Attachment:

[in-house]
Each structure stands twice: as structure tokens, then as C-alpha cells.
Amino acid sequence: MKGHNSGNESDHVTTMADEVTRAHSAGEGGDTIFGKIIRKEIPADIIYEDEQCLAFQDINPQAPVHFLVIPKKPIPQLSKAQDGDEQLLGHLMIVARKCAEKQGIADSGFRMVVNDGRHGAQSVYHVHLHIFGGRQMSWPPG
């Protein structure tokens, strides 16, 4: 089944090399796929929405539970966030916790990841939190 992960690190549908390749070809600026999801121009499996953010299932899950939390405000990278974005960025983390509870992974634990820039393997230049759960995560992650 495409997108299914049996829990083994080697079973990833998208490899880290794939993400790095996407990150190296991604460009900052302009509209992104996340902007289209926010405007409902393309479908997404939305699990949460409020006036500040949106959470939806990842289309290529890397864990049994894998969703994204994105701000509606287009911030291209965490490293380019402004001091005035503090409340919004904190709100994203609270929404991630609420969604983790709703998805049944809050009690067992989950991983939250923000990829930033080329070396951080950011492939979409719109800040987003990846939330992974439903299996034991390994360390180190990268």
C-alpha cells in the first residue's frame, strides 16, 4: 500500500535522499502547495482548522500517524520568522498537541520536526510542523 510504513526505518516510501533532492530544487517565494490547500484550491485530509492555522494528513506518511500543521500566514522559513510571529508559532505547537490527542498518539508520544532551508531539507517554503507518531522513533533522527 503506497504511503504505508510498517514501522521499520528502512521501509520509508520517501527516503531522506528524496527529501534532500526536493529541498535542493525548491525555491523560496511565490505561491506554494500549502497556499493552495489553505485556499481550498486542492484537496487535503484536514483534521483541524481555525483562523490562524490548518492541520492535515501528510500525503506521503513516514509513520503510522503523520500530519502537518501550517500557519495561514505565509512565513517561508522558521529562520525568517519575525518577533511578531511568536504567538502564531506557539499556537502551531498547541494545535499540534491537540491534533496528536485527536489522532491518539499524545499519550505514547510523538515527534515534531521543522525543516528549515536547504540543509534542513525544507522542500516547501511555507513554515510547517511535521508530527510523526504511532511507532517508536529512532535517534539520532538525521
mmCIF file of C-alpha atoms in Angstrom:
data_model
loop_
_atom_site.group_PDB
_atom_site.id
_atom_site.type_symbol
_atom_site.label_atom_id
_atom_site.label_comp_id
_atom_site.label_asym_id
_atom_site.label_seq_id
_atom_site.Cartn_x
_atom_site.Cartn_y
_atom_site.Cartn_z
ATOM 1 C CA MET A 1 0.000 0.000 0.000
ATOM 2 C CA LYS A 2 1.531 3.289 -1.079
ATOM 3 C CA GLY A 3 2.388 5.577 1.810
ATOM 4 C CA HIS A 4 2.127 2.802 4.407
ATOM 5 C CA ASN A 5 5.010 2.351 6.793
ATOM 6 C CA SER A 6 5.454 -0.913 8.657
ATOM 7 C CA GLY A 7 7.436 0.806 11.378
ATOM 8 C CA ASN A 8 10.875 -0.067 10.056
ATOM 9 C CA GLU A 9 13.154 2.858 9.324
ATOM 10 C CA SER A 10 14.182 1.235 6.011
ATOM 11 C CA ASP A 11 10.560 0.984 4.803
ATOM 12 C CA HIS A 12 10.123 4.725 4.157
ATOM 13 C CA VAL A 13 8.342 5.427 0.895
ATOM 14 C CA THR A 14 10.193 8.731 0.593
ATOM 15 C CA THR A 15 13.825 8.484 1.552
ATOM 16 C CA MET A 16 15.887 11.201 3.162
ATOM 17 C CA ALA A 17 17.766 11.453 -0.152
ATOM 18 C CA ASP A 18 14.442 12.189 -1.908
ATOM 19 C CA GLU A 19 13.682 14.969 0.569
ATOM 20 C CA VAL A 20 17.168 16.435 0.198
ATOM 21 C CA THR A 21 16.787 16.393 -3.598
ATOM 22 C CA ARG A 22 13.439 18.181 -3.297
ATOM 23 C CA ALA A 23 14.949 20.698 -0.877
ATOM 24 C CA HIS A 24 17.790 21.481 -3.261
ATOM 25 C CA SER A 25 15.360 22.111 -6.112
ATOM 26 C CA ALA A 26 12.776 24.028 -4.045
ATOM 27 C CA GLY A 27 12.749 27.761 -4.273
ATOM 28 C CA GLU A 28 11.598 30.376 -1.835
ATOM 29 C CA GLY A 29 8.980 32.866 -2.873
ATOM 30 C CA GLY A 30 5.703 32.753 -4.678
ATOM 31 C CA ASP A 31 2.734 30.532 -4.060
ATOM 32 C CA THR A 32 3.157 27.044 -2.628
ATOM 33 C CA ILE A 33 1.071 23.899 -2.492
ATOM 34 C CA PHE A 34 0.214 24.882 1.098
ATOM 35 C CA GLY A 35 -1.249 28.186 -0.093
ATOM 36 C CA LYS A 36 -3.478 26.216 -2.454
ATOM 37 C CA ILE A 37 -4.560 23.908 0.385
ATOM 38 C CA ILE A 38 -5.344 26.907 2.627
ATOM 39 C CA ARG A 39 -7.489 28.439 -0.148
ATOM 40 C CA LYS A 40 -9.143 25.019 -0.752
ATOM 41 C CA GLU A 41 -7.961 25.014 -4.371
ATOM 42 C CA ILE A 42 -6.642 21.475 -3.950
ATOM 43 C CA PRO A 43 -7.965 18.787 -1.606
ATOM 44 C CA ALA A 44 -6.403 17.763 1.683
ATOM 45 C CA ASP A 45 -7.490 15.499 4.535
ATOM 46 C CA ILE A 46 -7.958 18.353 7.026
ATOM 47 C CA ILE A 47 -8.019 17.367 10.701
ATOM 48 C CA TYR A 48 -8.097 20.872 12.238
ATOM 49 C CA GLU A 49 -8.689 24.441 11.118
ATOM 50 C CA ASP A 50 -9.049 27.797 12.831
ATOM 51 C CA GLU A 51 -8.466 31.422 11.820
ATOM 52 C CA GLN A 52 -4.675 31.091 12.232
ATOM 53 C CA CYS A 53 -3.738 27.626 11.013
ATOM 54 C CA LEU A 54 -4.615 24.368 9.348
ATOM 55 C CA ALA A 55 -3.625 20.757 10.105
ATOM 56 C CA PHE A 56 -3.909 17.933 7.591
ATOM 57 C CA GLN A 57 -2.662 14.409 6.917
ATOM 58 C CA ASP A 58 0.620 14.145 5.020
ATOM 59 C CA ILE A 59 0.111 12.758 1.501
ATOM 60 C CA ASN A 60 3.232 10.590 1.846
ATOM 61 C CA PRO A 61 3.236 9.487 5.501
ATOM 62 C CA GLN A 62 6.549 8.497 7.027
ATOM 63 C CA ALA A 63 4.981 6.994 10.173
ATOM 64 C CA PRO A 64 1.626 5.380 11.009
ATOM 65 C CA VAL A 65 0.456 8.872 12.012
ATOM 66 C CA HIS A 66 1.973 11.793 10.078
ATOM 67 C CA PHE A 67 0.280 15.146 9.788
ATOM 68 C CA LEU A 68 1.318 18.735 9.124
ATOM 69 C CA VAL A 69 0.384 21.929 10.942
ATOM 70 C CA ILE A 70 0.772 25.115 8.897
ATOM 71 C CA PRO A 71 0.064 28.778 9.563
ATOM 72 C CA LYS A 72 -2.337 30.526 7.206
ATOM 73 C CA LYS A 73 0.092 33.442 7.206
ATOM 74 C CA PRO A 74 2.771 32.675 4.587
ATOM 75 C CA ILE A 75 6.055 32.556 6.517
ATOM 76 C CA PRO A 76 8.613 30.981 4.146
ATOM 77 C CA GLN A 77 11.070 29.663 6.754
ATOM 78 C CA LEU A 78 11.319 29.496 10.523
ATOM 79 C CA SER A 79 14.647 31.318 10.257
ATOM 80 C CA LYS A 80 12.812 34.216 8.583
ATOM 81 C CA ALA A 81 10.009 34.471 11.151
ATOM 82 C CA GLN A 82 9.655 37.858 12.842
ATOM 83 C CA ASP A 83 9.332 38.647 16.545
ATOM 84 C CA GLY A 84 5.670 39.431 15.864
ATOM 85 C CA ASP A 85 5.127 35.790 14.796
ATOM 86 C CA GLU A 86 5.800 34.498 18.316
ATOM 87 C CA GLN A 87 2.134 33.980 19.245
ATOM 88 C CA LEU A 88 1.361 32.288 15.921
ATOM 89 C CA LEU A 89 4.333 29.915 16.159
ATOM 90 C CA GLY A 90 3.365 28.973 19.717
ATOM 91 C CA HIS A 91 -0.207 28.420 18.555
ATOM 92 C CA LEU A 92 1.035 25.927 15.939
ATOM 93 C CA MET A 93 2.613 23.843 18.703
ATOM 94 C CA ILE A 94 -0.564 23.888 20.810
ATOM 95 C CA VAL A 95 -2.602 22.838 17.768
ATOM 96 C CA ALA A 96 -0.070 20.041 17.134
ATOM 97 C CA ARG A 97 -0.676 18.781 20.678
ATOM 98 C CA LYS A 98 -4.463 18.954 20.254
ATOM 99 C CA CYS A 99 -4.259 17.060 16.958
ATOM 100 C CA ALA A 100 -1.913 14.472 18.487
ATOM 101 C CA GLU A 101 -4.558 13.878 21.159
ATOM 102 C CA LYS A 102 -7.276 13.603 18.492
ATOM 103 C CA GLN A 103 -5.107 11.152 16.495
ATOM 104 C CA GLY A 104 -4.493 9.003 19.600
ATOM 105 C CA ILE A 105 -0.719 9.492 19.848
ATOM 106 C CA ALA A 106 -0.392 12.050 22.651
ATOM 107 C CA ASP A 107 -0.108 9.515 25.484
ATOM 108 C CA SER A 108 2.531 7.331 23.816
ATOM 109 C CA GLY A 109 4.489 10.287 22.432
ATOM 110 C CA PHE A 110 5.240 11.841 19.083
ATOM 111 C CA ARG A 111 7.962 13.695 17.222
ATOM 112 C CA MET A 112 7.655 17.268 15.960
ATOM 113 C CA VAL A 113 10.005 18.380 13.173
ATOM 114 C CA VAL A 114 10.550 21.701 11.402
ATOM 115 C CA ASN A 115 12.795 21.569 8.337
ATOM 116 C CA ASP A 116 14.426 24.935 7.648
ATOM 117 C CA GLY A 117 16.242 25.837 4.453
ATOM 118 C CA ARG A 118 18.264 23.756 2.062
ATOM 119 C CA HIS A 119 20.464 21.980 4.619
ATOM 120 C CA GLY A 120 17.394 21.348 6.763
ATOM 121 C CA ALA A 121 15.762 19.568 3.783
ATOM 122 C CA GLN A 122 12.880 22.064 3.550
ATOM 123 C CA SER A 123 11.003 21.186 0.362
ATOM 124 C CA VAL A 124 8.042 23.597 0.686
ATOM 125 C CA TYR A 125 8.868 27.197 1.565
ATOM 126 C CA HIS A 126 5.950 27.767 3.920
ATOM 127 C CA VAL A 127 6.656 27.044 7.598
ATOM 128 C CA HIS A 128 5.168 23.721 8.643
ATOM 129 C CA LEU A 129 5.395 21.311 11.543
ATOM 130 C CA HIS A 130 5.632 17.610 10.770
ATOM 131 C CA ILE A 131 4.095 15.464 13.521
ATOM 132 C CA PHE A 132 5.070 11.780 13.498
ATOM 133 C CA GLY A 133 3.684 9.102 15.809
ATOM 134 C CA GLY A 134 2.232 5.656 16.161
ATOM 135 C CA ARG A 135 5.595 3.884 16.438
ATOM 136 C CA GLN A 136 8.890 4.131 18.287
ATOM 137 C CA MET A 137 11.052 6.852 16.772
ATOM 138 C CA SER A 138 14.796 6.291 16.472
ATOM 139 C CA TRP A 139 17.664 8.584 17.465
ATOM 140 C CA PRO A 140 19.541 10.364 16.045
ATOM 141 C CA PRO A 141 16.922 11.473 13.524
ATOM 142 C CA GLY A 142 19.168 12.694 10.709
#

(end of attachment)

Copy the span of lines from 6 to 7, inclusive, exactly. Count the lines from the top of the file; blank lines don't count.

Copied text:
mmCIF file of C-alpha atoms in Angstrom:
data_model